• Ban all defence lobbying interests from Parliament and MoD. Play hardball with BAE Systems and, if necessary part-nationalise or break up its monopoly, if that is what it takes to make it serve the interests of defence ahead of profit.

Medium term actions

  • Build the 13 Type 26 frigates on the Clyde as originally planned and deliver at least one ship a year from 2022.
  • Start Type 31 build program with target of at least 8 ships. Bring the best design proposal to maturity as soon as possible and utilise any available shipbuilding capacity, primarily in England.
  • HMS Queen Elizabeth & Prince of Wales to be fitted with Sea Ceptor as soon as possible.
  • Cooperative engagement capability to be fitted to Type 45, Type 26 and Aircraft Carriers and integrated with F-35.
  • If possible, accelerate purchase of F-35s so we have at least 60 in service by 2025.
  • RN to be given full operational control of all F-35s, with QE aircraft carrier tasking given first priority.
  • Purchase Tomahawk Land Attack missiles to be carried by Type 45 and Type 26.
  • Purchase SM-3 missiles to give Type 45 anti-ballistic missile capability at earliest opportunity. 
  • Retain all 4 Batch 1 River class OPVs to be dedicated to UK territorial waters patrols and recruit additional reservists to man them.
  • Upgrade all 5 Batch 2s OPVs with lightweight towed array sonar, Phalanx and UAVs and deploy one of each permanently in the Falklands, the Caribbean, Gibraltar and Bahrain
  • Purchase LRASM and ASROC for Type 45 / Type 26.
  • HMS Ocean to go into reserve in 2017 but begin immediate work on like-for-like replacement, built to merchant standards, probably in overseas yard.
  • Large budget to be dedicated to purchase and develop unmanned systems and operating doctrine. Aim that RN should become a world-leader in unmanned naval technology by 2030 (with attendant benefit for UK industry).
  • HMS Bulwark to be returned to service with HMS Albion as soon as refit complete.
  • Purchase and begin merchant ship conversions to replace RFA Diligence and RFA Argus.
  • Create a black projects fund for classified naval projects likely in the realms of, underwater warfare, special forces, electronic and cyber warfare.  

Long-term actions

  • Build an 8th Astute class submarine if it can be fitted around Dreadnought class construction schedule.
  • Begin purchase, lease or license-build of at least 6 AIP conventional submarines from Germany or Sweden.
  • Integrate widest possible range of missiles and munitions for F-35 including an anti-ship missile.
  • P-8 Maritime Patrol Aircraft put under RN operational control and fully equipped with ability to drop Stingray torpedos and fitted with an anti-ship missile
  • Negotiate for 2nd batch of P-8s to bring strength up to 18 aircraft.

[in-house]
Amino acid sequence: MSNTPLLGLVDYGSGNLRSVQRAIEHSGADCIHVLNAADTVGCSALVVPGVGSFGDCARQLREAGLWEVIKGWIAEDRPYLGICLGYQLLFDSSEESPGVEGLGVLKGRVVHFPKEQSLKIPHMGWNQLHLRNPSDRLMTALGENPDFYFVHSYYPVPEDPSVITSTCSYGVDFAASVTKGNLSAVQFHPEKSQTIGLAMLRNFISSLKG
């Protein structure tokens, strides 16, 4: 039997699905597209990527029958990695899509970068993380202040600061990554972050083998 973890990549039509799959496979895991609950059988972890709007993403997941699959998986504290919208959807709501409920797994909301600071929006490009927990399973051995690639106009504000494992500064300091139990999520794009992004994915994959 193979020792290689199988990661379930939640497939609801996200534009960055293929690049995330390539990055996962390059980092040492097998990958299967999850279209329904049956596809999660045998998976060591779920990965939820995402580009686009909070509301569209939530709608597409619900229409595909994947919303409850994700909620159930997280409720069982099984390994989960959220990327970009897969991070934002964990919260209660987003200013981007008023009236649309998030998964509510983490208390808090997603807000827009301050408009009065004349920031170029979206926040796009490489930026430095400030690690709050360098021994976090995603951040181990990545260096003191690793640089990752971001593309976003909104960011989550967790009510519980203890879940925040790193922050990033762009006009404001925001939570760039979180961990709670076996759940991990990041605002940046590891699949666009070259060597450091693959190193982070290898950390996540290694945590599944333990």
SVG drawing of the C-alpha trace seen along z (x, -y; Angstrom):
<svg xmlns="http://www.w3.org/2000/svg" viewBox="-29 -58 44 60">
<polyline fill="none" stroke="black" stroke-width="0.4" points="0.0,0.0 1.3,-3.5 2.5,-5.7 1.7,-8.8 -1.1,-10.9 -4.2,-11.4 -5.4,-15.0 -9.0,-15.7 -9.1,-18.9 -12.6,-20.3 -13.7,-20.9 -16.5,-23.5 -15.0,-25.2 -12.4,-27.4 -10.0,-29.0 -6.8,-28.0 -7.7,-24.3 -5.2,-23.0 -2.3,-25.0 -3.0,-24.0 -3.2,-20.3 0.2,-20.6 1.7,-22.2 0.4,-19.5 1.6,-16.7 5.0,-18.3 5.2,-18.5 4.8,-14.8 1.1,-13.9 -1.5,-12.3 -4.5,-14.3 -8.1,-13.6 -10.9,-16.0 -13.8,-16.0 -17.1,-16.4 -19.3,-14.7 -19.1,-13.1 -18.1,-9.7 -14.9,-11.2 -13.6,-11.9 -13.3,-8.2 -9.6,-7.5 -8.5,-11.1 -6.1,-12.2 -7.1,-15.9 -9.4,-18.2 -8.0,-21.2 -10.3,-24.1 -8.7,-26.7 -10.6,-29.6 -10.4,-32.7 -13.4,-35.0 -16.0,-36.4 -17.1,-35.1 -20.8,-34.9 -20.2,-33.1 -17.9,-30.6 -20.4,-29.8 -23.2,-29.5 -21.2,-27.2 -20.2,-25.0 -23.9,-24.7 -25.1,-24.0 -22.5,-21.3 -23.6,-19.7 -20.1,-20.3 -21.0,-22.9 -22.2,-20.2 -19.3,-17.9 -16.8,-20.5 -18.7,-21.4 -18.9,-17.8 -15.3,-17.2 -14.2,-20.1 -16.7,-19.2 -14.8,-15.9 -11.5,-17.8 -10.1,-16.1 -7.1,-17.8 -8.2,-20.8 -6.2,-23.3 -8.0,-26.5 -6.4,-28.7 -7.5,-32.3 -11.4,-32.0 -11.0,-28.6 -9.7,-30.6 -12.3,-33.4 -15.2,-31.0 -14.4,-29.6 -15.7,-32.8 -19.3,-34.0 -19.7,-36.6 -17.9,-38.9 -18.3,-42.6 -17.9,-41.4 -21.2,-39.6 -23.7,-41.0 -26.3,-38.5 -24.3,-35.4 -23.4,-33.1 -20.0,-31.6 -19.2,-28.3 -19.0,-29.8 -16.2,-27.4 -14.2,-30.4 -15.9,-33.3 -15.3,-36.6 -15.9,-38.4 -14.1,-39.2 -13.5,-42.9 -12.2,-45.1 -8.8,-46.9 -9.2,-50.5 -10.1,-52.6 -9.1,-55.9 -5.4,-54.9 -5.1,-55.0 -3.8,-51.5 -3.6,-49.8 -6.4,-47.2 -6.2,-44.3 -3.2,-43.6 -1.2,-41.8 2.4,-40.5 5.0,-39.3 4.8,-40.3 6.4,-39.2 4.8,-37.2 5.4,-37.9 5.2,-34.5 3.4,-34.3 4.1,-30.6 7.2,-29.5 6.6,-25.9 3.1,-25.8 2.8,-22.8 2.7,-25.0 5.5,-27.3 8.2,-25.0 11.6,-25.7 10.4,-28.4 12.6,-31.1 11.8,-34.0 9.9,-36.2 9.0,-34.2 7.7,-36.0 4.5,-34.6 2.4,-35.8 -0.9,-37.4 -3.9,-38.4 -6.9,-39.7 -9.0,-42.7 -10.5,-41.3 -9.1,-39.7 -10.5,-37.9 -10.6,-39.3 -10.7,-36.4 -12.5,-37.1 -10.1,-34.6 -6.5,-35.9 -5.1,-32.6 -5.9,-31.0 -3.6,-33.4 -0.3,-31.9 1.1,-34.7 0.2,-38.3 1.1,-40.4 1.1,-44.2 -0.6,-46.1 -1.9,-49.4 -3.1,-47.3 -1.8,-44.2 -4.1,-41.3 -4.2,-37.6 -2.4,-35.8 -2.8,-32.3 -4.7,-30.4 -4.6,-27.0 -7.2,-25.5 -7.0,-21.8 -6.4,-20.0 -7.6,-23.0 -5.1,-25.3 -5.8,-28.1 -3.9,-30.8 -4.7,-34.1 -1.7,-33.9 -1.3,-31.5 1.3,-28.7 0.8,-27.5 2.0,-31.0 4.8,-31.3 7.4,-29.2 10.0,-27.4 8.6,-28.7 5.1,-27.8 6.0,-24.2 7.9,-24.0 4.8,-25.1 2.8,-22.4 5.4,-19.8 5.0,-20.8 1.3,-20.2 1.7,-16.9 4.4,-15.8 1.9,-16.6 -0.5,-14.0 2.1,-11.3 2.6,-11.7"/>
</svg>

• Investigate purchase of V-22 osprey for possible air-air-refuelling of F35, carrier onboard delivery and amphibious assault.
  • Begin building 4 x solid stores support ships at Babcock Rosyth as soon as HMS Prince of Wales is complete.
  • Replace LCUs with faster craft and upgrade Royal Marine vehicles as needed.
  • HMS Albion & Bulwark to be replaced with LHD (similar to Spanish Juan Carlos).
  • MHC programme fully funded to develop new generation of mine warfare vessels and unmanned minehunting systems.
  • Expand naval science and research, work with US on development of rail gun and laser technology.


This ‘shopping list’ is a guideline only, there are plenty of well qualified people who could to refine it further. Broadly speaking this builds on the existing equipment plan and capabilities. This is not a radical departure from current structures or strategy, rather a series of fixes to repair a badly hollowed-out fleet and give more strength in depth. It would be erroneous to perceive this an unjustified major re-armament programme, in reality it would only restore the strength of the RN to approximately what it was in the late 1990s.


from Save the Royal Navy http://www.savetheroyalnavy.org/dear-theresa-may-and-michael-fallon-this-is-how-you-should-fix-the-navy-fast/

Friday, 25 November 2016

The navy replies to avalance of bad news stories

Beset by several weeks of bad news stories, the First Sea Lord has delivered a speech highlighting how the service is currently working hard around the world and fulfilling the tasks the Government has set out for it. There are undoubtedly very serious problems facing the service now and in the future which we will continue to highlight and campaign to be addressed. However the RN of today is still in the front rank of navies, its people are getting on with the job and should be commended. The Admirals speech is reproduced in full below.

First Sea Lord, Admiral Philip Jones“Reading the news over the past few days you’d be forgiven for thinking that the Royal Navy had packed up and gone home, leaving Britain undefended. The reality is altogether different, and should be judged by action not by commentary. As First Sea Lord, I owe it to our sailors and marines, many of whom are preparing to spend Christmas away from their loved ones, to ensure the country recognises how hard they are working for our island nation.

Today, the Royal Navy has 30 ships and submarines, and over 8000 of our young men and women – regular, reserve and civilian – committed to operations at home and around the world.

The Royal Navy continues to fulfil our standing commitments, from supporting British overseas territories in the Caribbean and the Falklands to the Royal Marines’ ongoing support to counter-terrorism at home.

A ballistic missile submarine is currently on patrol deterring state based threats against the UK and our NATO allies, as has been the case 24 hours a day, every day, for the last 47 years.